That a composer of Peñalosa’s stature should be so under-represented is a great shame. I can’t argue with Bruno Turner’s assertion in the notes that he was ‘Spain’s greatest composer of sacred music around 1500.’ After all, many of his contemporaries regarded him as the Iberian equivalent of Josquin; perhaps The Tallis Scholars would consider slotting a recording of Peñalosa into their current run of Josquin recordings.

Don’t expect too much drama. Even the setting of the crucifixion motets In passion positus Jesus (tr.13) and Deus, qui manus tuas ... in lingo crucis posuisti (tr.20) are beautiful but a little unimpassioned. Nor should you expect the light and delicate setting of words from the Song of Songs, Nigra sum, sed formosa (tr.8) to match what Monteverdi makes of them, or the plain chordal setting of Ave verum corpus (tr.7) to equal the intensity of the more famous settings by Byrd and Mozart.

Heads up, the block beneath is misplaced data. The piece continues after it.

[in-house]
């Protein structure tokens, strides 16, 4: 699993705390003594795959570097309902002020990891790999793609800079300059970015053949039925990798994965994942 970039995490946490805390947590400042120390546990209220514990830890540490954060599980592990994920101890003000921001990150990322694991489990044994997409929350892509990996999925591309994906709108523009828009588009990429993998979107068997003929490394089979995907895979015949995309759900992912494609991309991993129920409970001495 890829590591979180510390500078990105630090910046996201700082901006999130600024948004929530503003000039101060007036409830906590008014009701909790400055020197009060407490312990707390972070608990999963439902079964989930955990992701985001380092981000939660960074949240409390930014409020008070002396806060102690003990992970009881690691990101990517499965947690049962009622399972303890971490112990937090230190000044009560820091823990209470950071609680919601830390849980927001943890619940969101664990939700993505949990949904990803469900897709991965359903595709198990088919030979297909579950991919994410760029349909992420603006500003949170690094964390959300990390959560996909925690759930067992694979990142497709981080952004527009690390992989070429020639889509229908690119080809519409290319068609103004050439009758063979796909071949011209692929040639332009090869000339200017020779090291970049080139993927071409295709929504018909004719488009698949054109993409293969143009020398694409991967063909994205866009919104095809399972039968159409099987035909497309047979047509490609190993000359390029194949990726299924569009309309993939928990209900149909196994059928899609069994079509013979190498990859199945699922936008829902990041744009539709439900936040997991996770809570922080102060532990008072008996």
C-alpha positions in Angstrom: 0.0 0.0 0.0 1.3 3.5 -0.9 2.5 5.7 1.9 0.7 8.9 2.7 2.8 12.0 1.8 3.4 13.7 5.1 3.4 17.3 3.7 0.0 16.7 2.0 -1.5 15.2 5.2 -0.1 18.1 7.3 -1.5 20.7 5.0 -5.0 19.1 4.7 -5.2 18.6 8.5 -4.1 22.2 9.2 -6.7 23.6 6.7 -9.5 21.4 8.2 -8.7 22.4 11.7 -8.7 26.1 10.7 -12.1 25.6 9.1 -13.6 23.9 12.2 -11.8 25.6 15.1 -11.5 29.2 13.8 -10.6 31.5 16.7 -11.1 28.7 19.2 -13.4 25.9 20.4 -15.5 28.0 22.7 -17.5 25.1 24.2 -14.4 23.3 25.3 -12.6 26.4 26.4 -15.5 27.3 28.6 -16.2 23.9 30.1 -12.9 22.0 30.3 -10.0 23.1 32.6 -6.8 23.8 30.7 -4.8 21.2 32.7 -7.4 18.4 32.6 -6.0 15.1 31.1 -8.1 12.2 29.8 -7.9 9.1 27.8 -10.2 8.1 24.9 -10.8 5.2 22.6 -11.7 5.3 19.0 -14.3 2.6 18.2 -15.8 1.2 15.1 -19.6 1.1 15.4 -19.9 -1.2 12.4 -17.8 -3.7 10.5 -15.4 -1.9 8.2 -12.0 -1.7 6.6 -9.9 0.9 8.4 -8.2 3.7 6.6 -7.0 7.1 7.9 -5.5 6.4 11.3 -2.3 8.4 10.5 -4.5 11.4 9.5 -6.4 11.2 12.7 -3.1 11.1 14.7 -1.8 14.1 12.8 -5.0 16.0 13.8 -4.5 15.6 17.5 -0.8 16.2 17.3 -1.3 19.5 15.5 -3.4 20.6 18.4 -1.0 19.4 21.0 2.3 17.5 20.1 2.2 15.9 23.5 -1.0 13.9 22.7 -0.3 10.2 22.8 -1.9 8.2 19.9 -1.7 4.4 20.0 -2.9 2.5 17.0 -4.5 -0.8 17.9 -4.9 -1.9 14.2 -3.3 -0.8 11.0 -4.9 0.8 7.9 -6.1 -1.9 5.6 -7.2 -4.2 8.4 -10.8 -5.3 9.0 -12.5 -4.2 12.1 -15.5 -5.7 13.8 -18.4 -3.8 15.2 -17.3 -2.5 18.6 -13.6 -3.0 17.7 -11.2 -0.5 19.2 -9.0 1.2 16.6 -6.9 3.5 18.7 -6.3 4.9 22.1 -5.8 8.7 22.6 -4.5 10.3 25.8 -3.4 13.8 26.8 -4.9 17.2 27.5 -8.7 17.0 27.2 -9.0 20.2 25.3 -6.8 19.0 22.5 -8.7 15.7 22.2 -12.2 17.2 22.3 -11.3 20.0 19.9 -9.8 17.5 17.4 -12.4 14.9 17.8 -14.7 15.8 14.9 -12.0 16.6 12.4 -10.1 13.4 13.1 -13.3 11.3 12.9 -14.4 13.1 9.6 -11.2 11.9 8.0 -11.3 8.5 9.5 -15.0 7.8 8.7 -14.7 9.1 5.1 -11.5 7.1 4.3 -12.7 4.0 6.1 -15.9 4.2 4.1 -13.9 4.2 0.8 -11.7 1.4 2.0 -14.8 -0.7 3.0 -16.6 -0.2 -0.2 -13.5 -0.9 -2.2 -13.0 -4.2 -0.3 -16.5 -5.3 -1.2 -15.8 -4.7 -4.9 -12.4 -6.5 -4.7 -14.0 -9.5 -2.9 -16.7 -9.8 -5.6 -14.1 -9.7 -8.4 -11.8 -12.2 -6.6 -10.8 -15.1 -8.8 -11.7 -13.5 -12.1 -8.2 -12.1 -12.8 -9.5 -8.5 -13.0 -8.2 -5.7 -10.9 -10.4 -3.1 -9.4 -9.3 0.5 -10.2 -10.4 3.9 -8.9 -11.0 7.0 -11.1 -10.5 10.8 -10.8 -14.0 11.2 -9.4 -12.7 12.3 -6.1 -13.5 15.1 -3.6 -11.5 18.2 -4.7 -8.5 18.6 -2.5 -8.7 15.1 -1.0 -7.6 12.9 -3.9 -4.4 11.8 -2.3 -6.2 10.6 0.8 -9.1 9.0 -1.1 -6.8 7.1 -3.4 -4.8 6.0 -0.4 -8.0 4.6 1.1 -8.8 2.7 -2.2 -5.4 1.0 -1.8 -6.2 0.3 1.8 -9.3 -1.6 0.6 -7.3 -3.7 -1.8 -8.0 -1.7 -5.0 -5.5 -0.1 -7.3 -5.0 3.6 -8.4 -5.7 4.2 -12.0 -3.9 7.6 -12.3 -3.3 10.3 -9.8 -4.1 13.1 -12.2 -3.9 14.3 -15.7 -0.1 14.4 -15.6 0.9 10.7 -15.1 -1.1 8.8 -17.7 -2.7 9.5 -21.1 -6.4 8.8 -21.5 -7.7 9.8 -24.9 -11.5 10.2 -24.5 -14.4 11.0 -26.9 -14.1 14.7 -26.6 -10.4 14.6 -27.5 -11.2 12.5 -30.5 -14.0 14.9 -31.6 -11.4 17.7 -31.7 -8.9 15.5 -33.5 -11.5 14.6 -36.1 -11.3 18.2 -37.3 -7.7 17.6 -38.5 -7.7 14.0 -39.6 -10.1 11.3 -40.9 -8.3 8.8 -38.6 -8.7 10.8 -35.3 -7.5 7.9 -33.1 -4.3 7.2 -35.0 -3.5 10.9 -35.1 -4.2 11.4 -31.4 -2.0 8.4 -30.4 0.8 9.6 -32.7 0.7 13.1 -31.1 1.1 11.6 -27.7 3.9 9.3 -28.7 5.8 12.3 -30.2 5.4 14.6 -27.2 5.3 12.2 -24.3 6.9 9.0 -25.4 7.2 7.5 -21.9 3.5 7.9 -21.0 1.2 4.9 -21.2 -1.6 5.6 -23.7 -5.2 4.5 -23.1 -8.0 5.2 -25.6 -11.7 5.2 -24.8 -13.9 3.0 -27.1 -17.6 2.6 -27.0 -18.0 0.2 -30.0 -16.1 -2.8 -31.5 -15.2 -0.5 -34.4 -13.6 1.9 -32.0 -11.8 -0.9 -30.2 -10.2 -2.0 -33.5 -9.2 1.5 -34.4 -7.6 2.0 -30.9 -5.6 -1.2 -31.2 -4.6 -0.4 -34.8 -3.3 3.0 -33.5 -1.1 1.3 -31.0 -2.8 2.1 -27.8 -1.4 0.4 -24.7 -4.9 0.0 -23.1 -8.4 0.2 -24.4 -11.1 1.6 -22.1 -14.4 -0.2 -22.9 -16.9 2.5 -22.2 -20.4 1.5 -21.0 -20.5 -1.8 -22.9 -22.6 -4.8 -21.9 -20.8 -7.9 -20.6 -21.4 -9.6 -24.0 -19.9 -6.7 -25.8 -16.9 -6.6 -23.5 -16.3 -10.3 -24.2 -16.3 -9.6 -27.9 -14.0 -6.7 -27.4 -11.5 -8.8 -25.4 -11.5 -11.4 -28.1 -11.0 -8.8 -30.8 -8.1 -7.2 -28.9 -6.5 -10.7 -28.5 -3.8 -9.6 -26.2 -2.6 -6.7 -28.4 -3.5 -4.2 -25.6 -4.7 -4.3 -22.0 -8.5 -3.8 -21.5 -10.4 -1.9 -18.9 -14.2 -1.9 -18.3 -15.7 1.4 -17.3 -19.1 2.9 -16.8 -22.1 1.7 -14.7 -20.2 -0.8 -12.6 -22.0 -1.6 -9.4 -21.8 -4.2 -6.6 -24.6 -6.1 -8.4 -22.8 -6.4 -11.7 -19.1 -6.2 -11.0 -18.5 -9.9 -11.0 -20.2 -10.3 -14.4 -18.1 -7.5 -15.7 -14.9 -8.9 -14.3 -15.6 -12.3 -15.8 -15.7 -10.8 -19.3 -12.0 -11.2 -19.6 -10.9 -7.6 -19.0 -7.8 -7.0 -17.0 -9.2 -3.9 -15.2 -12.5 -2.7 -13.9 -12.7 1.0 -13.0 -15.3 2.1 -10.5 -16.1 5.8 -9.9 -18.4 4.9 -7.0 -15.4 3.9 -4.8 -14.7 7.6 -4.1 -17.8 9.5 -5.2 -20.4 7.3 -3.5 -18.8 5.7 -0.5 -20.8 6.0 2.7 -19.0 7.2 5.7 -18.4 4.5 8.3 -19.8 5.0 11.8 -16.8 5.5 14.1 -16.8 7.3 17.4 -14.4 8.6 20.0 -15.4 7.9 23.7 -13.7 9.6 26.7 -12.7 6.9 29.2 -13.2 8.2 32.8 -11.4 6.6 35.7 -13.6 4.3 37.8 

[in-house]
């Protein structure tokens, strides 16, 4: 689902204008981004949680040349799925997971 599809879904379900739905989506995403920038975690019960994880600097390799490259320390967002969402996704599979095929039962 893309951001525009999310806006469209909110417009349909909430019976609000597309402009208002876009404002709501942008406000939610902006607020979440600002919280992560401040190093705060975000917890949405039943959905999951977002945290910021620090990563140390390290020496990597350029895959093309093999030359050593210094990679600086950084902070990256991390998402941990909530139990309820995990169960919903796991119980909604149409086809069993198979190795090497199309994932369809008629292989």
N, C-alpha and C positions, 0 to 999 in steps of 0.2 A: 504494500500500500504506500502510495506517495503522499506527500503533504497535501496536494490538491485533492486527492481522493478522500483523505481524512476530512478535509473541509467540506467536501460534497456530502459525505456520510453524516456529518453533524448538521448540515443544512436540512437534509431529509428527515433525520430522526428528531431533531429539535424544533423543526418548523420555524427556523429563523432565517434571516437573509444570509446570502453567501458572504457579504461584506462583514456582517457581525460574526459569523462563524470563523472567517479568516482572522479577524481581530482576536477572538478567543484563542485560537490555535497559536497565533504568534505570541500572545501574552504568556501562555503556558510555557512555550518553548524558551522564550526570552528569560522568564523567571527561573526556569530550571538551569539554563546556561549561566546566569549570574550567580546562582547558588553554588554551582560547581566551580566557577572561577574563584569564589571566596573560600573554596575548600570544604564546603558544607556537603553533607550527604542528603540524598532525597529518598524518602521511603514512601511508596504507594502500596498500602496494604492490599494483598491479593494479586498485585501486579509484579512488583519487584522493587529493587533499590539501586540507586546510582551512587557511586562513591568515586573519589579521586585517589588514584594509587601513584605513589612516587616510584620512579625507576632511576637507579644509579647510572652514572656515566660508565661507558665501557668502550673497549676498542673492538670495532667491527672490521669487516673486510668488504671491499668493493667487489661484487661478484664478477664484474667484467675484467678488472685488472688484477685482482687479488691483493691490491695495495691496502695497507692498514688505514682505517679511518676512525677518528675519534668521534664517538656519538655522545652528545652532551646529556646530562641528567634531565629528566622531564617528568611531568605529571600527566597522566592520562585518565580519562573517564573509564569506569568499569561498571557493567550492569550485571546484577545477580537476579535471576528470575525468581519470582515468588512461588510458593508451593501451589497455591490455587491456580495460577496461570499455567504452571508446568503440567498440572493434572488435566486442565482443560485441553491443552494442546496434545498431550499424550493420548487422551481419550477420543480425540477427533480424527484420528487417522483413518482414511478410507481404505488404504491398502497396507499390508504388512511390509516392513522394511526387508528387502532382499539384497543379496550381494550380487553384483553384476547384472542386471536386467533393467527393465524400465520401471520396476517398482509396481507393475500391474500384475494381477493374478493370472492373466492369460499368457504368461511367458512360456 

On the other hand, though there are several penitential texts in the programme, from the very first track, Inter vestibulum et altare, a text associated with Ash Wednesday, neither the music nor the performance is lugubrious. The music on this reissue may be a little unvaried by comparison with a recording of settings of the mass, but that’s the only criticism that I can make - and it’s been anticipated in Bruno Turner’s notes, where he advises against listening to all 22 tracks at once. The more adventurous may consider ripping the tracks to a hard drive recorder and making their own programme, combining the motets with other renaissance polyphonic music. Turner notes the similarity of some of Peñalosa’s music to that of the English composers of the period, so a programme interspersing some of these motets with music from the Eton Choirbook might be interesting.

If the music is a little unvaried, it’s all of a very high standard - perfect late-night listening - and the performances are excellent. It’s almost impossible to single out a particular motet, but it’s possible to sample them all and download the booklet of notes on the Hyperion website.

Some of the members of Pro Cantione Antiqua had been around for a while in 1991, but their singing is none the worse for that. Others, like Michael Chance and Michael George, would go on to make many more distinguished recordings for Hyperion and others.